A new book by School of Journalism professors Alfred Hermida and Mary-Lynn Young traces the growth of data journalism as a subspecialty in a profession that is still responding to the disruptive effects of digital media.
The book, Data Journalism and the Regeneration of News, published by Routledge, identifies an increasing number of professional identities, tools and technologies, educational opportunities, as well as new forms of collaboration and computational thinking.
Hermida and Young base their analysis on five years of in-depth field research, largely in Canada. They find that data journalists, particularly in well-resourced newsrooms, are able to address issues of trust and credibility to advance their professional interests, operating as institutional entrepreneurs.
Read an excerpt from Chapter 4: The materiality of data journalism
Overall, a review of the technologies in the field reveals how far journalists are making do when it comes to data journalism, often relying on do-it-yourself approaches that are themselves shaped by the nature of the artifacts available – from Microsoft Excel and Access to Google software. The prevalence of certain types of data visualizations used in newsrooms – maps and charts – signals how the technology used by journalists has been shaped by historical and social routines and practices in the newsroom. As journalists are required to work across mediums and be more digital, maps and charts are quick and easy ways to create visual elements for online stories.
Maps matter as often they are the most visible aspect of data journalism. Cartographic visualization representing information in a spatial domain is seemingly everywhere in data journalism. Our study of 26 Canadian projects that were finalists or winners in major data journalism awards shows a predominance of maps (Young, Hermida & Fulda, 2018). Dynamic maps were used in just over half of the sample – 14 of the 26 projects. More importantly, nine of the 14 maps relied on Google Maps. The platform provides a free and accessible methods to create dynamic maps that would otherwise require significant investment in people, training and time.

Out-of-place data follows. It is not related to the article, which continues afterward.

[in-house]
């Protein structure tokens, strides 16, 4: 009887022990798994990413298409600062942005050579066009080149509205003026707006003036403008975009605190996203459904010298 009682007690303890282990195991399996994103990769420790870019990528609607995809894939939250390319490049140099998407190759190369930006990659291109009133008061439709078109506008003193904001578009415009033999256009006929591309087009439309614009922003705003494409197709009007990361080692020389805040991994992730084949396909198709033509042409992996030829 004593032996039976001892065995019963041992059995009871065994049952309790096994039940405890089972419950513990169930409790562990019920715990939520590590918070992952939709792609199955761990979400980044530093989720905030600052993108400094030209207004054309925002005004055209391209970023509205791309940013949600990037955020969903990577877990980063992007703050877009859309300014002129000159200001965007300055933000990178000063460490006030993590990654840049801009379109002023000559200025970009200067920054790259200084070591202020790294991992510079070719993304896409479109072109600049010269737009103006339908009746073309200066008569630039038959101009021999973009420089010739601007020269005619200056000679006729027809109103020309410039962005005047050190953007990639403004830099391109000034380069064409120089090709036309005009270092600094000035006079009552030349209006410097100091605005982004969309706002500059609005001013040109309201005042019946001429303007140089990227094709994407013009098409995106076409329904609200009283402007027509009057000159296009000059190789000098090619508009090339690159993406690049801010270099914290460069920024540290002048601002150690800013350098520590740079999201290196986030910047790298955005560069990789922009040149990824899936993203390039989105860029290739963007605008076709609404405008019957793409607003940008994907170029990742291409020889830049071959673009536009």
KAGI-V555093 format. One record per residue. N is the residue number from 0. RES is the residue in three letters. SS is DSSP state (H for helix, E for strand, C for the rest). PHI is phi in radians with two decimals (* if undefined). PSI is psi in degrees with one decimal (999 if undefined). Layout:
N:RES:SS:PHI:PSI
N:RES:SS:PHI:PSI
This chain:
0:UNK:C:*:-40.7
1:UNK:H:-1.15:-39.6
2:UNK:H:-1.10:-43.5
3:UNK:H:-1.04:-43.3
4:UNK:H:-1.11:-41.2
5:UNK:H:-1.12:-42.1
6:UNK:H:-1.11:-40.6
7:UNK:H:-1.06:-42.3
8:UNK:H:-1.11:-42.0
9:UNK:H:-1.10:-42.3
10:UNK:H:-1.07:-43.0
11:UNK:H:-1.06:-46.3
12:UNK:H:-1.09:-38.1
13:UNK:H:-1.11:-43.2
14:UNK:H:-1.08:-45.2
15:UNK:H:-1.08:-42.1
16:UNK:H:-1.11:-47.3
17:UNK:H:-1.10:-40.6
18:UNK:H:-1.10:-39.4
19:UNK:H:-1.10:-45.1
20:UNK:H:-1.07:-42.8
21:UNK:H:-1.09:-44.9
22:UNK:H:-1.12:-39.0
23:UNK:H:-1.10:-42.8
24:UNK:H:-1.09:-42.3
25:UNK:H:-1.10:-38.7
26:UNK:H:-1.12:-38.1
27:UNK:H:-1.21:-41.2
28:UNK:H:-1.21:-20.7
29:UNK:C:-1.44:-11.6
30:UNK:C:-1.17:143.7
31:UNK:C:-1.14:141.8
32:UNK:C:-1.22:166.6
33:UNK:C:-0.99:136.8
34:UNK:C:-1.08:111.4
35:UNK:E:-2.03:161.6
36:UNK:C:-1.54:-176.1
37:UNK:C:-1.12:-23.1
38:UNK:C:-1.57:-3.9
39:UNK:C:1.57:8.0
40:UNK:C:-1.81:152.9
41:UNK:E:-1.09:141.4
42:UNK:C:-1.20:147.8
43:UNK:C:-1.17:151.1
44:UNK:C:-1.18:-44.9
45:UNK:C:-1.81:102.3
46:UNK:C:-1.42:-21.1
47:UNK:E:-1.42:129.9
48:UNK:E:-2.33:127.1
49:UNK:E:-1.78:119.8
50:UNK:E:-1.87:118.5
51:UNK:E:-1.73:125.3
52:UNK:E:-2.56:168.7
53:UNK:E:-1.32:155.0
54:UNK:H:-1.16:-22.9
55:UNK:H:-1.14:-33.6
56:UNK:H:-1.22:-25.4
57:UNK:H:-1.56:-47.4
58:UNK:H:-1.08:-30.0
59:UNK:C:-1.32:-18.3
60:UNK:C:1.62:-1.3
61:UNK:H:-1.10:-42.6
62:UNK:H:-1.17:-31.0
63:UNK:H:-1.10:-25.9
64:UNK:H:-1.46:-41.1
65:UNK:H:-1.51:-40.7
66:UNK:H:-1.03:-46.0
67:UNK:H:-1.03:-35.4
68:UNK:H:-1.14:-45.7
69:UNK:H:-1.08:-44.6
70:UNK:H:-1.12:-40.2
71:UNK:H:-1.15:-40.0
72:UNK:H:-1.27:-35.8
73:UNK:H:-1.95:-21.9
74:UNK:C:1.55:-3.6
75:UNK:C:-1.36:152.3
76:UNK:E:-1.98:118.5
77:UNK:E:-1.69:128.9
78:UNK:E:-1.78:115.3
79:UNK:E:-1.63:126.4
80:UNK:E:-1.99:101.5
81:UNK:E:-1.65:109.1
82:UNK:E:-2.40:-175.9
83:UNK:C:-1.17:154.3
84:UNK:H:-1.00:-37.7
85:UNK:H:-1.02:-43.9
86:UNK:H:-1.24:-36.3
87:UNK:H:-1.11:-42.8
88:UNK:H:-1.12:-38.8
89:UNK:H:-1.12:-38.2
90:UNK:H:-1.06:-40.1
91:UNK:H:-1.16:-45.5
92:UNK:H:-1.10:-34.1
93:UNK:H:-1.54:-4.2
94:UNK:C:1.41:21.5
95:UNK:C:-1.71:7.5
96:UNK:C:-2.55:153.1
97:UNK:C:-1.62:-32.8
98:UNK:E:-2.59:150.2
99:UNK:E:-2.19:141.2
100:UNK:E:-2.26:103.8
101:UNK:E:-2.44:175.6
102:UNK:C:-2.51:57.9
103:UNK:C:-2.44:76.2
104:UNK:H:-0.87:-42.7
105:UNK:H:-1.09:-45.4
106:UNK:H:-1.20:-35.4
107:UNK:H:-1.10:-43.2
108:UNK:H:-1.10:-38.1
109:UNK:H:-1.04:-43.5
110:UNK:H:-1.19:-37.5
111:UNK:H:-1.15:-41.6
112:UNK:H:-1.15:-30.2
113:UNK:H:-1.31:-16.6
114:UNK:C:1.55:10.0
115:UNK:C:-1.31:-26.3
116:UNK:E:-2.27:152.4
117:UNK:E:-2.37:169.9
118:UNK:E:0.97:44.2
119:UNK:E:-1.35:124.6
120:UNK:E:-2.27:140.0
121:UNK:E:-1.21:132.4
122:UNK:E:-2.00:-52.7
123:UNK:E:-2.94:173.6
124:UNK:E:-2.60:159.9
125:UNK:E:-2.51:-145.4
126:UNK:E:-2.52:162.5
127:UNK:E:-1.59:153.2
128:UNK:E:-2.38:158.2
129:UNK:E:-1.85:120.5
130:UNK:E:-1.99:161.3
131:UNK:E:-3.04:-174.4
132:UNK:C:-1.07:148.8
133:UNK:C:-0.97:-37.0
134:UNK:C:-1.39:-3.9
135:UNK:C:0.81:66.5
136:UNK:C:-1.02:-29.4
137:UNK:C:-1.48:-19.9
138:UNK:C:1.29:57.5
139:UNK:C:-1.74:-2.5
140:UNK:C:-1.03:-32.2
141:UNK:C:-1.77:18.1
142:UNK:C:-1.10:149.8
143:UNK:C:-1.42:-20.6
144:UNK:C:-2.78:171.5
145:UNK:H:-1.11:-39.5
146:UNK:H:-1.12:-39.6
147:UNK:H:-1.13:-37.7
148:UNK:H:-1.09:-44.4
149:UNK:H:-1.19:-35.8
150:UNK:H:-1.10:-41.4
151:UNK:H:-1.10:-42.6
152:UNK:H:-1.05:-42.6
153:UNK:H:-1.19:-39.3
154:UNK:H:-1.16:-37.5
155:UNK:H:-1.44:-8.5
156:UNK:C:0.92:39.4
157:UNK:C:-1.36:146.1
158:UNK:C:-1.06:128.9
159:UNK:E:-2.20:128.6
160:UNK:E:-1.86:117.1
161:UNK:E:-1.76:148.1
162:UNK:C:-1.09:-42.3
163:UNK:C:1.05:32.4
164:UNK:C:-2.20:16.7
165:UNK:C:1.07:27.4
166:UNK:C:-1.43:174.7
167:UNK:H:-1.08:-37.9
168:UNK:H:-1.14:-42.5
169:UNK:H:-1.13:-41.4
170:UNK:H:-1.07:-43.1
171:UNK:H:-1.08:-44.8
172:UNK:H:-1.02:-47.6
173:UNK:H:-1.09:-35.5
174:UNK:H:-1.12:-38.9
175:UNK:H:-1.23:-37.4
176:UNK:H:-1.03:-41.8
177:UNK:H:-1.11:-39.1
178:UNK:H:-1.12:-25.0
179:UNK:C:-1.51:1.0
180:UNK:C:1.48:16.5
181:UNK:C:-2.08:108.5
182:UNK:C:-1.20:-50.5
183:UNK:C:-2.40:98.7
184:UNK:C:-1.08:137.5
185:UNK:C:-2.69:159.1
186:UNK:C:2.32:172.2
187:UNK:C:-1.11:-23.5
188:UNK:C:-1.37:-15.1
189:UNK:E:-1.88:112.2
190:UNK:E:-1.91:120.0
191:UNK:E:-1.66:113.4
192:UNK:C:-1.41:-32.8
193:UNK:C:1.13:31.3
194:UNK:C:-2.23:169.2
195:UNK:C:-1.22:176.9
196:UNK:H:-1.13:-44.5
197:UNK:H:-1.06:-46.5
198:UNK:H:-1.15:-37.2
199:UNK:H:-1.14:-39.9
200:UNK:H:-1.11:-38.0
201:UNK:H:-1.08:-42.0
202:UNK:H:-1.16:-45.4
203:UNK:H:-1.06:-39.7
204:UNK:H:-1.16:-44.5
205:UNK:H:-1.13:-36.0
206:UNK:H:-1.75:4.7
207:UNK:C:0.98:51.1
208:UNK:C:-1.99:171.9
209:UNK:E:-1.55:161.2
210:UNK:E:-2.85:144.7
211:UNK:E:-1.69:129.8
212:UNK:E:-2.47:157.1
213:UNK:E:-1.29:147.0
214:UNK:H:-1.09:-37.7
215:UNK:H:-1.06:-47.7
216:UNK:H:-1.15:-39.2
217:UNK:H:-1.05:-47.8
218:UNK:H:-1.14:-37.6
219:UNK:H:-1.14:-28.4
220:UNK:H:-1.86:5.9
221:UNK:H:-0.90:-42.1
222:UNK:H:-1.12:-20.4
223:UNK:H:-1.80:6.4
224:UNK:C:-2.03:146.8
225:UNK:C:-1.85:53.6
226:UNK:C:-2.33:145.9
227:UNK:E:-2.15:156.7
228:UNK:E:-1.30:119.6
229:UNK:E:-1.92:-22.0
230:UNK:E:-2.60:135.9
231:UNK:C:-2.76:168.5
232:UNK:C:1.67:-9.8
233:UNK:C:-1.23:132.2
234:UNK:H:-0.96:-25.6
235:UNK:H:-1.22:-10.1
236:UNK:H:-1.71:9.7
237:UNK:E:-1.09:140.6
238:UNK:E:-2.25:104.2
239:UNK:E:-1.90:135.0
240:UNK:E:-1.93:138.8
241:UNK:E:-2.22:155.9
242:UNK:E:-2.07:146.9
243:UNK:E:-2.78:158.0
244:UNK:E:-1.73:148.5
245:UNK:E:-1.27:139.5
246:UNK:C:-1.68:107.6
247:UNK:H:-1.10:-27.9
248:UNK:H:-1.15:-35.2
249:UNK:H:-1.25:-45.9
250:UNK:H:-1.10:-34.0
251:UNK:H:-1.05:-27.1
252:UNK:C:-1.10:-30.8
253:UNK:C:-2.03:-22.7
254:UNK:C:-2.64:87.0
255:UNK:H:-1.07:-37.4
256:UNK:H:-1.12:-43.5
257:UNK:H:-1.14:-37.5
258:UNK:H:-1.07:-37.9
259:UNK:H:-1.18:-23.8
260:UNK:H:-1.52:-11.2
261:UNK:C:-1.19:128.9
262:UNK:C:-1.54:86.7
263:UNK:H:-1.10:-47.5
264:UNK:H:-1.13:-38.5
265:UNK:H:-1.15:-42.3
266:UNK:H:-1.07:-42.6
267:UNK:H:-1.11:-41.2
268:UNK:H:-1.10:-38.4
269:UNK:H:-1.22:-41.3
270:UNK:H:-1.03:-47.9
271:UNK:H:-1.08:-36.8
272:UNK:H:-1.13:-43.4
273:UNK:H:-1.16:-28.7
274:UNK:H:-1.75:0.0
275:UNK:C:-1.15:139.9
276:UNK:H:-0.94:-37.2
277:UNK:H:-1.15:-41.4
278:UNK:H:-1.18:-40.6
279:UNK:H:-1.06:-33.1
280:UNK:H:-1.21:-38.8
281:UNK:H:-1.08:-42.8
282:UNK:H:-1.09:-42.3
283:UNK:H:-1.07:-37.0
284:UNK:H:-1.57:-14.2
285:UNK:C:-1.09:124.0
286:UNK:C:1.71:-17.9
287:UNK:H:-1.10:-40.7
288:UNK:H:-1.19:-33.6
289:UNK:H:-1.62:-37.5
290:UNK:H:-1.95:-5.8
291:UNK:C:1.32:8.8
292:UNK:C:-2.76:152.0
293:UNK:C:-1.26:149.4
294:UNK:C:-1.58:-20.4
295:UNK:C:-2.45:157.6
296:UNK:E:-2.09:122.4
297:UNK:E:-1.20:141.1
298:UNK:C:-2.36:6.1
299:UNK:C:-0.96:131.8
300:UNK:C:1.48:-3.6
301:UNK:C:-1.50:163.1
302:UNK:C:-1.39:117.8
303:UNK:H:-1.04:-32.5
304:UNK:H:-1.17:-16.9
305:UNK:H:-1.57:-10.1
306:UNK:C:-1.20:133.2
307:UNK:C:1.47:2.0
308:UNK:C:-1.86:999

Other studies that looked at data projects through the lens of awards found a similar predominance of maps. Just under half (49.8 per cent) of the 225 projects nominated for the Data Journalism Awards from 2013 to 2016 included a map (Loosen, Reimer & De Silva-Schmidt, 2017). The results are significant as the awards handed out annually by the Global Editors Network are considered as the “gold-standard” of data journalism. Another analysis of 44 winning entries of the Global Editors Network’s Data Journalism Award from 2013 to 2016 noted that most of the projects (77 per cent) used annotated graphics and maps (Ojo & Heravi, 2018).